Where were we? Oh yes, the mailbag.
Another reader, Frances in New York, suggested scattering corn gluten on the grass to deter weeds, a solution I didn't mention for reasons of space. I'm not sure how effective it is in all locations, but it's certainly worth experimenting with. (Remember that while we hear a lot of optimistic predictions about the glorious promise of genetically engineered food, most advances in agriculture have been made by farmers themselves; the entire world of farming, from the Yucatan to sub-Saharan Africa to the alpine pastures of Europe, has been a vast laboratory for up to 10,000 years.)
Frances also chided me for making organic lawn care sound too tedious, though what I really had in mind was redeeming lawn care by making it a form of yoga combined with aerobic exercise.
Well, yes, but I'm still not that fond of oversize lawns even if they're 100 percent organic. Maybe this bad attitude is rooted in traumatic childhood experiences with lawns. My father had a problem with them, being the epitome of the transitional generation of rural America, a generation that started farming with methods that hadn't changed much in a thousand years and ended with high technology. He began his career picking corn by hand and tossing it into a wagon pulled by horses or mules--35 acres in 19 days--and ended by picking that same acreage with a mechanical harvester in a day or so.
We had a lawn, but it was the very lowest of his priorities. He'd let the grass get so high that it was difficult to run a push or hand mower through it, so he hitched my brother and me to the mower and had us pull it like draft animals. It was amusing for a time but had dubious effect as a character builder. (The more we toiled, the lazier we became, until character was practically undetectable.) The grass itself wasn't your tender, sod-begotten, genteel variety of Kentucky bluegrass. Tough pasture grasses like bromegrass and weedy stuff like Johnsongrass and foxtail had invaded the turf, taking their scruffy stand against suburban values. Allowed to grow up to a foot or so, they became wiry enough to make hand mowing well-nigh impossible.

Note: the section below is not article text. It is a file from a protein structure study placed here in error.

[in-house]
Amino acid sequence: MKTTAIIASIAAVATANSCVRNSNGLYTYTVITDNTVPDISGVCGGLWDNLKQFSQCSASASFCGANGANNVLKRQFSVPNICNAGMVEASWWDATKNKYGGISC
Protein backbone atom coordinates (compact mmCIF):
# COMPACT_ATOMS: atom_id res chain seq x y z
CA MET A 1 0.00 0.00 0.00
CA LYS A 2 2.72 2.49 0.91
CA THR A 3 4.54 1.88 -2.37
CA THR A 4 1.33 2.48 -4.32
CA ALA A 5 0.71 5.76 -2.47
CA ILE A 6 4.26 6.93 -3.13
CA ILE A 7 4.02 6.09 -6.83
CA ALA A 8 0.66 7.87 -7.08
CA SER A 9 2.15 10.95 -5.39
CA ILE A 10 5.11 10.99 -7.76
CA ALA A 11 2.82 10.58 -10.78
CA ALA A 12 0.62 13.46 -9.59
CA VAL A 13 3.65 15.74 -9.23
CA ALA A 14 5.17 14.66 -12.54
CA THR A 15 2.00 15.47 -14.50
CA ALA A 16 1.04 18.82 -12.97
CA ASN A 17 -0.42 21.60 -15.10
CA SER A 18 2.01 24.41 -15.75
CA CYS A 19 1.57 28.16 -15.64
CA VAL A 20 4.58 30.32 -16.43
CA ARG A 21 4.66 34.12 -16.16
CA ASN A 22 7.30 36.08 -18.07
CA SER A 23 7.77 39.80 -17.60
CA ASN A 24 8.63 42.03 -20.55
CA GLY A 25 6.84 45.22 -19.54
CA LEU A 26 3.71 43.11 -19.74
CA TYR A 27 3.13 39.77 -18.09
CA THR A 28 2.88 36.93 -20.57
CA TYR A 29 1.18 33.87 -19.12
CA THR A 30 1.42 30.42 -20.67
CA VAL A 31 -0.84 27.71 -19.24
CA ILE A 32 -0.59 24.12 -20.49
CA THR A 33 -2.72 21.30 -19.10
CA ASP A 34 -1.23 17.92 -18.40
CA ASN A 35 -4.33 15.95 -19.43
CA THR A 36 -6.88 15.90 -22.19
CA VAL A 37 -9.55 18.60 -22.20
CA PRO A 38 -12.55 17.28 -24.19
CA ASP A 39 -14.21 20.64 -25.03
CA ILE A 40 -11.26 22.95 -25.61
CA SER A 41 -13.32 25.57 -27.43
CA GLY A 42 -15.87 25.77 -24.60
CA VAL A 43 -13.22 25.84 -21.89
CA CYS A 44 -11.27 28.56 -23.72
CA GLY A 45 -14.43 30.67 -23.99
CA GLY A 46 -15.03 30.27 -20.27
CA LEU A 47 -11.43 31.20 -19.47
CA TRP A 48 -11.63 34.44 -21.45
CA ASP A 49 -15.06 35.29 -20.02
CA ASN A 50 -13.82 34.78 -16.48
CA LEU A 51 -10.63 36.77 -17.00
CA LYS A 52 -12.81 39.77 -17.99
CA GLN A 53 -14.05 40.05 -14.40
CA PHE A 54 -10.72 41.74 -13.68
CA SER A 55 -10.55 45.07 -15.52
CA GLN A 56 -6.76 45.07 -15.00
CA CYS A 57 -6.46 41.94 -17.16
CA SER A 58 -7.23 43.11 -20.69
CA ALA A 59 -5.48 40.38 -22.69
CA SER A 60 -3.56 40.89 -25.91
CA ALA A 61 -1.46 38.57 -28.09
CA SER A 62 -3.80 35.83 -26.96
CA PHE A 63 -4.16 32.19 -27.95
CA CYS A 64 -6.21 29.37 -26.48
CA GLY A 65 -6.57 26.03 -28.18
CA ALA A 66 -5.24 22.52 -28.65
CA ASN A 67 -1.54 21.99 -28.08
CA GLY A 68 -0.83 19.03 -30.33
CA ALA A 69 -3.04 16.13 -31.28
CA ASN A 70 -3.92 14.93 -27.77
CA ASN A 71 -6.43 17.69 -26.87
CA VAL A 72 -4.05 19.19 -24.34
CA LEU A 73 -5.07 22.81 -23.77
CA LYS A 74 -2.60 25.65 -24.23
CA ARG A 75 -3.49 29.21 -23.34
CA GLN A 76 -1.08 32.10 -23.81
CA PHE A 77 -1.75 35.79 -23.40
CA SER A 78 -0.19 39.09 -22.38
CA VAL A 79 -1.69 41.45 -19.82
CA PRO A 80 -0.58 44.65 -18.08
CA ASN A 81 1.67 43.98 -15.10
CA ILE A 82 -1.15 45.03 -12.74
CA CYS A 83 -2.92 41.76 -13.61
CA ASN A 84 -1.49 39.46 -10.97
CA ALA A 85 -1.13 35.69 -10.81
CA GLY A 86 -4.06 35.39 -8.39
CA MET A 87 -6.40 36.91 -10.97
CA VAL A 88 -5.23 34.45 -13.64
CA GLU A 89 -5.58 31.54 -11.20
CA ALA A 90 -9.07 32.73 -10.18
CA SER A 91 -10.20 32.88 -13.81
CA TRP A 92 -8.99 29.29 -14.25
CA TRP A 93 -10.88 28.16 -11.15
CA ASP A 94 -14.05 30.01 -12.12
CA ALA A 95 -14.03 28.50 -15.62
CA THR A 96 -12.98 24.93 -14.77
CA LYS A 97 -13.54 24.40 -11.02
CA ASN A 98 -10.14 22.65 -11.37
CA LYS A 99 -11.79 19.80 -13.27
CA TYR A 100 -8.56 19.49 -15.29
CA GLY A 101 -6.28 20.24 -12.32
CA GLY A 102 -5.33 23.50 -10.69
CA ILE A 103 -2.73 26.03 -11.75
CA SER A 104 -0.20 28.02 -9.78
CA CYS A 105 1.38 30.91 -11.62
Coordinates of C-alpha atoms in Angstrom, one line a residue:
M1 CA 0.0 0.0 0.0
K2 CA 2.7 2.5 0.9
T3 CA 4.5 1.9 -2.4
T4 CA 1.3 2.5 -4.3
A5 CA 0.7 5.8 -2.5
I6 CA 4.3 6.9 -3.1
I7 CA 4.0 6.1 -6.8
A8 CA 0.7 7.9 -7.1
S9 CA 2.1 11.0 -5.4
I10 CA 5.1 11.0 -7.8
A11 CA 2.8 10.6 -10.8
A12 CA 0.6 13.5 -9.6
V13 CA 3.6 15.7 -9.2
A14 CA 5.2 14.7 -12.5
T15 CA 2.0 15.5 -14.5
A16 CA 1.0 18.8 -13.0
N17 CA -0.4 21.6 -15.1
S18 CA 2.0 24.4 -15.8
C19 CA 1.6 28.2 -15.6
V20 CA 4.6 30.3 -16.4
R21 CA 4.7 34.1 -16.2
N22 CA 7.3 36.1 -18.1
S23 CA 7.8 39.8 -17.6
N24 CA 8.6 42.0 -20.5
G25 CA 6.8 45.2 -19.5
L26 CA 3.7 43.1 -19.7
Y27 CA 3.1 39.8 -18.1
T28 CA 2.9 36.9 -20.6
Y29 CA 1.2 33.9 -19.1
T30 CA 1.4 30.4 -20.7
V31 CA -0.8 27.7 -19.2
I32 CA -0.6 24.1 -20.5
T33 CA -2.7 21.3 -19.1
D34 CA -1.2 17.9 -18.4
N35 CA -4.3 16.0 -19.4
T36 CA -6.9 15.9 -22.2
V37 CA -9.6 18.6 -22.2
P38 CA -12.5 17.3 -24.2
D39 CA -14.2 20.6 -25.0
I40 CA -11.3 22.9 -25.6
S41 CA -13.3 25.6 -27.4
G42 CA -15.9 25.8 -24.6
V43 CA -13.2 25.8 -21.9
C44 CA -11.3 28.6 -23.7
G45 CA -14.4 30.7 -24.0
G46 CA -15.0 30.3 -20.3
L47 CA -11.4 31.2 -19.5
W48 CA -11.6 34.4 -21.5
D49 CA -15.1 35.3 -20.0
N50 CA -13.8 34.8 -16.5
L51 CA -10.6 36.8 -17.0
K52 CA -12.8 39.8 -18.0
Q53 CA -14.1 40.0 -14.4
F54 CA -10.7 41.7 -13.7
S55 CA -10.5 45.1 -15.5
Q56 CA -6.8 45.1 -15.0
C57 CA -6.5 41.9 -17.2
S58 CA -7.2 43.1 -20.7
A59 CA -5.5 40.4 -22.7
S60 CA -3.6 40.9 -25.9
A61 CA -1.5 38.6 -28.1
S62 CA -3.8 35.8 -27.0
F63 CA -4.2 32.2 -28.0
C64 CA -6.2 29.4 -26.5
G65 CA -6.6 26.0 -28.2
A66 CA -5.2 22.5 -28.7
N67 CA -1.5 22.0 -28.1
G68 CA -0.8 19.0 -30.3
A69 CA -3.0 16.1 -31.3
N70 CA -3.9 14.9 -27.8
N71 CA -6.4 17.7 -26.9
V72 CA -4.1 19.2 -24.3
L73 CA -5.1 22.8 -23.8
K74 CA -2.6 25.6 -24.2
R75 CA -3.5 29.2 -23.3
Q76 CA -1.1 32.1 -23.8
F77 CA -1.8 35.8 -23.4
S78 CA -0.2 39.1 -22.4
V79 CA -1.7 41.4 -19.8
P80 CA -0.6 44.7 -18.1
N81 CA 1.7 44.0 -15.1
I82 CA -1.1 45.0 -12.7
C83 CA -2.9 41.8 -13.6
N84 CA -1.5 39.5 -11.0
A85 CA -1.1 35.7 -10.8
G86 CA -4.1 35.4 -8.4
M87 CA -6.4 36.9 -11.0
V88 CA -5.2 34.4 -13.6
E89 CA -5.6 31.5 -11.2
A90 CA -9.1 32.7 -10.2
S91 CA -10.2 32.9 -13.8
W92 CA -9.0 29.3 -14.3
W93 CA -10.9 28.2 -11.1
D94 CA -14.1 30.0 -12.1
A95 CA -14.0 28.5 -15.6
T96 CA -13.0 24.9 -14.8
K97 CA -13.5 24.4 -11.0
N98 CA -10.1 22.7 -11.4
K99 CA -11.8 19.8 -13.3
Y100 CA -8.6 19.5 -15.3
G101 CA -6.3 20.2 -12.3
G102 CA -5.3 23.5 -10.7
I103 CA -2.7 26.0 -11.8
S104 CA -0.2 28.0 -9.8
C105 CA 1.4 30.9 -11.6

One summer's eve, the old man borrowed a power mower to attack these unruly species. He went rolling along smoothly, though noisily, until a loud crash was heard. He shut off the mower, and we noticed a gaping hole in its cast-aluminum housing. The whirling blade had picked up some object and flung it with such force that it shattered the metal and ripped right through. Looking around, he found the culprit, an old iron harrow tooth--about the size and shape of a railroad spike--that had probably been dislodged from the wooden cross members of a decaying farming implement. About six inches long and a half-inch thick, the harrow tooth was durable enough, and hurled with enough speed, to shatter even the hardest metal housing. Of course, my brother and I had been playing with the antique bit of metal and left it in the grass. We paid a price for that amusement with some harsh words and some serious swats (very unbecoming of an aspiring suburban family). Of the emerging sociological transformations from rural to suburban, the vicious clash between that harrow tooth and that power-mower housing spoke symbolic volumes. Of course not right then. The only lesson I extracted at that point was that mowing lawns is a source of terrible trouble.
My brother was obviously less traumatized by this metal-on-metal episode than I because he eventually took over the mowing chores we shared as we got older. Then one day, while cleaning the mower, he nearly cut off the tip of a finger and had to be rushed to the nearest doctor, about ten miles away, to get it stitched back together. Bloodshed on the blades brought the symbolism to a new level. (Around the same time, a good left-handed pitcher for the Philadelphia Phillies lost a chunk of his left big toe in a lawnmowing accident, putting him on the disabled list for a spell.)
Had such things happened today, who knows, we might have gone into family therapy to process the experience and our feelings, and maybe, just maybe, with the help of medication, yours truly would have emerged at peace with himself and his lawn, riding that big mower to glory across the gated development and above and beyond.
Views expressed by readers may not reflect those of Mr. Green or Sierra magazine. Reader suggestions have not been researched or tested.
Mr. Green illustration by Melinda Beck; used with permission.